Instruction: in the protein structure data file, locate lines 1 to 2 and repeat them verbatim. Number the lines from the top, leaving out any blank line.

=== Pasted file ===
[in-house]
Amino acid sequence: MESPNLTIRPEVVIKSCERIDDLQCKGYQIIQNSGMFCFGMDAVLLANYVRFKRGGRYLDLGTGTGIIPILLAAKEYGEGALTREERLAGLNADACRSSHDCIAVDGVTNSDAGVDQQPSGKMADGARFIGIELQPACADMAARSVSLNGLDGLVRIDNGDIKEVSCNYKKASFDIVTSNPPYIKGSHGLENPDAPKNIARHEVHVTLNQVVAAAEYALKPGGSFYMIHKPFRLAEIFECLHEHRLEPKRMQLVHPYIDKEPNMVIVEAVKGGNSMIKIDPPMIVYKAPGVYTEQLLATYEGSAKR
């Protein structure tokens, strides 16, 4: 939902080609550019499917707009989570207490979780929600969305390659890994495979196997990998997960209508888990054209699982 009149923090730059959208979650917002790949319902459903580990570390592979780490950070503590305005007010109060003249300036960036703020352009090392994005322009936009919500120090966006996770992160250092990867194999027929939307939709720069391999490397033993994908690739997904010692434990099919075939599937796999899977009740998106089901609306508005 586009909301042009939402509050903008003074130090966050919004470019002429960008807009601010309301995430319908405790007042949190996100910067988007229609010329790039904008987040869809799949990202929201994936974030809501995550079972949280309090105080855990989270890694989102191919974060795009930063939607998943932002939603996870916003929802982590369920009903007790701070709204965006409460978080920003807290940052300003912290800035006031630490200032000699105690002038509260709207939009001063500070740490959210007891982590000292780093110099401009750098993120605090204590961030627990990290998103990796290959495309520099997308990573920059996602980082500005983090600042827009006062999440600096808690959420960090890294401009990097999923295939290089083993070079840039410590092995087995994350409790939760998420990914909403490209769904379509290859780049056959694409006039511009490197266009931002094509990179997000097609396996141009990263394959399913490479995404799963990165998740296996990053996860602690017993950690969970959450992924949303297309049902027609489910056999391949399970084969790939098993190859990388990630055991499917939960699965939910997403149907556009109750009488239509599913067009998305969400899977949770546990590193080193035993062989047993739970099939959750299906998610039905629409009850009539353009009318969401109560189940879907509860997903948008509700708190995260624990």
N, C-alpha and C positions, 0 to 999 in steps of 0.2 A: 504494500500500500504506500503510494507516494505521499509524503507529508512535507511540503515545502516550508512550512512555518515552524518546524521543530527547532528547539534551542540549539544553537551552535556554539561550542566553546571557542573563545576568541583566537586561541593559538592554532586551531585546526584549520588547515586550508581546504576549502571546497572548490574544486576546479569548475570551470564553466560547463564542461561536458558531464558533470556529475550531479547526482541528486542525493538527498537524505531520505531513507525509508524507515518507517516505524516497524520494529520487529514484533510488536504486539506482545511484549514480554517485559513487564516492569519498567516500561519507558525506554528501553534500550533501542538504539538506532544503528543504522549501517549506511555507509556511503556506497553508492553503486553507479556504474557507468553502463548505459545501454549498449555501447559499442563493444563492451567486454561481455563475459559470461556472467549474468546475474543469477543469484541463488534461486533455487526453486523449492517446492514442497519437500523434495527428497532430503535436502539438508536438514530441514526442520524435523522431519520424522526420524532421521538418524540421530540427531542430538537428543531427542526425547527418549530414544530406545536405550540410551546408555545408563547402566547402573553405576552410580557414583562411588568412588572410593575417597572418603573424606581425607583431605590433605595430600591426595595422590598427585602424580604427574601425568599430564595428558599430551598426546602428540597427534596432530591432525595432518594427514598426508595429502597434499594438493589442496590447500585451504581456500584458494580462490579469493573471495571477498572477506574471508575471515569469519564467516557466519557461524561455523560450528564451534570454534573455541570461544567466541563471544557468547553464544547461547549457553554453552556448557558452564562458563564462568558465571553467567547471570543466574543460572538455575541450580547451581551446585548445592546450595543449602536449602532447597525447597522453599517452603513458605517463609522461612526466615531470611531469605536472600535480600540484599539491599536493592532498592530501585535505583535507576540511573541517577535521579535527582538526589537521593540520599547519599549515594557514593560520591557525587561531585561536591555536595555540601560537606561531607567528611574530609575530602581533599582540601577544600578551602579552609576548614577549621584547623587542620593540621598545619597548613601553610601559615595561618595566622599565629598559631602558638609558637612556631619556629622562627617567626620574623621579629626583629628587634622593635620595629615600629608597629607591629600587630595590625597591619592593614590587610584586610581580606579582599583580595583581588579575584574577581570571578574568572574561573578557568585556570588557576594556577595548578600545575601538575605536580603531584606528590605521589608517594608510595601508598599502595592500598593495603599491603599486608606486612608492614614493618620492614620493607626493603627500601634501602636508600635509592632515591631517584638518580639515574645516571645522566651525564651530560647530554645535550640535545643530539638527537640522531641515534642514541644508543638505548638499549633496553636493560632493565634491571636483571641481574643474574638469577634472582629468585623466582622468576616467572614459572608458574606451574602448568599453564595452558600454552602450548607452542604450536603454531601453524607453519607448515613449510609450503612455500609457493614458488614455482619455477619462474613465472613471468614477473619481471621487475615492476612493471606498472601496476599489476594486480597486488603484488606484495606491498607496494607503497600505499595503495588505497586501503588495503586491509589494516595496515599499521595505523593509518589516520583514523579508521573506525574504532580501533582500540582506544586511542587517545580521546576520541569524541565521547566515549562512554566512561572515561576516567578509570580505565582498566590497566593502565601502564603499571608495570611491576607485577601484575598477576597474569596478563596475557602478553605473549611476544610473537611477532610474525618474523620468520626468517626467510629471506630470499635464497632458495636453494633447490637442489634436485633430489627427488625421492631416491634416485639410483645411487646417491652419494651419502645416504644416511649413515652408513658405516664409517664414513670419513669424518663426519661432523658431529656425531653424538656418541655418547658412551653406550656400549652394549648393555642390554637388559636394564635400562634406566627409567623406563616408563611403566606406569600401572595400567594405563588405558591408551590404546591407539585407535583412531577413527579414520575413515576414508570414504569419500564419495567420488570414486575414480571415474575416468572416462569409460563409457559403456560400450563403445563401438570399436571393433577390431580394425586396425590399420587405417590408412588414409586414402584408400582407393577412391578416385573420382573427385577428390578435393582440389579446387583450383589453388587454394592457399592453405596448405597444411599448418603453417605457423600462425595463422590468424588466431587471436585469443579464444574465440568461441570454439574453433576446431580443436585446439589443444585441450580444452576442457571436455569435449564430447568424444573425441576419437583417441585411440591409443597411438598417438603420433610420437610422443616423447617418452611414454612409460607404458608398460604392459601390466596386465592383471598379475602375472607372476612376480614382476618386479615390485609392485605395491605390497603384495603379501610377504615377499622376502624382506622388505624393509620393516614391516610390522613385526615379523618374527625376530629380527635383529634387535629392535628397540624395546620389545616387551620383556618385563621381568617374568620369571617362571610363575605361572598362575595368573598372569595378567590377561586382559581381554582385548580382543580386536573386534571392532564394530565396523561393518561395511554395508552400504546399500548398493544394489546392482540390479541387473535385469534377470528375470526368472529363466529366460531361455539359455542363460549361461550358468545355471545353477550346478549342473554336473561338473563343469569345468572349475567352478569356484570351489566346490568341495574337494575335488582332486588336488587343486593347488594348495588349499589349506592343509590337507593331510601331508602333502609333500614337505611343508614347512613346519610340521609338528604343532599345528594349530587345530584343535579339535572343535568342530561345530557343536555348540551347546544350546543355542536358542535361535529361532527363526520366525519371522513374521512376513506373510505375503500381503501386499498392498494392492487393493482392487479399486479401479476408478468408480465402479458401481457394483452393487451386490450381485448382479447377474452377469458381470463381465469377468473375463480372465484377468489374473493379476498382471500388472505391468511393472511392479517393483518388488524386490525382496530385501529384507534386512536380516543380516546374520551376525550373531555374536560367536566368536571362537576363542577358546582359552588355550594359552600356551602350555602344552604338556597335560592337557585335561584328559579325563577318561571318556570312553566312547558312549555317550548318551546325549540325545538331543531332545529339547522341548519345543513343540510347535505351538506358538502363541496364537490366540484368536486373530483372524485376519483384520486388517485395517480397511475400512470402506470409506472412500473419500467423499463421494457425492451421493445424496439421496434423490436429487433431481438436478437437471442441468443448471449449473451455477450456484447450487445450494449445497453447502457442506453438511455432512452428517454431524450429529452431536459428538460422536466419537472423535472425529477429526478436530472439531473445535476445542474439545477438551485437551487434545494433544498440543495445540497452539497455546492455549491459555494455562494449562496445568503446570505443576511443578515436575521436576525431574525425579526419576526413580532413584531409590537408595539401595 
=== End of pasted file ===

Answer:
[in-house]
Amino acid sequence: MESPNLTIRPEVVIKSCERIDDLQCKGYQIIQNSGMFCFGMDAVLLANYVRFKRGGRYLDLGTGTGIIPILLAAKEYGEGALTREERLAGLNADACRSSHDCIAVDGVTNSDAGVDQQPSGKMADGARFIGIELQPACADMAARSVSLNGLDGLVRIDNGDIKEVSCNYKKASFDIVTSNPPYIKGSHGLENPDAPKNIARHEVHVTLNQVVAAAEYALKPGGSFYMIHKPFRLAEIFECLHEHRLEPKRMQLVHPYIDKEPNMVIVEAVKGGNSMIKIDPPMIVYKAPGVYTEQLLATYEGSAKR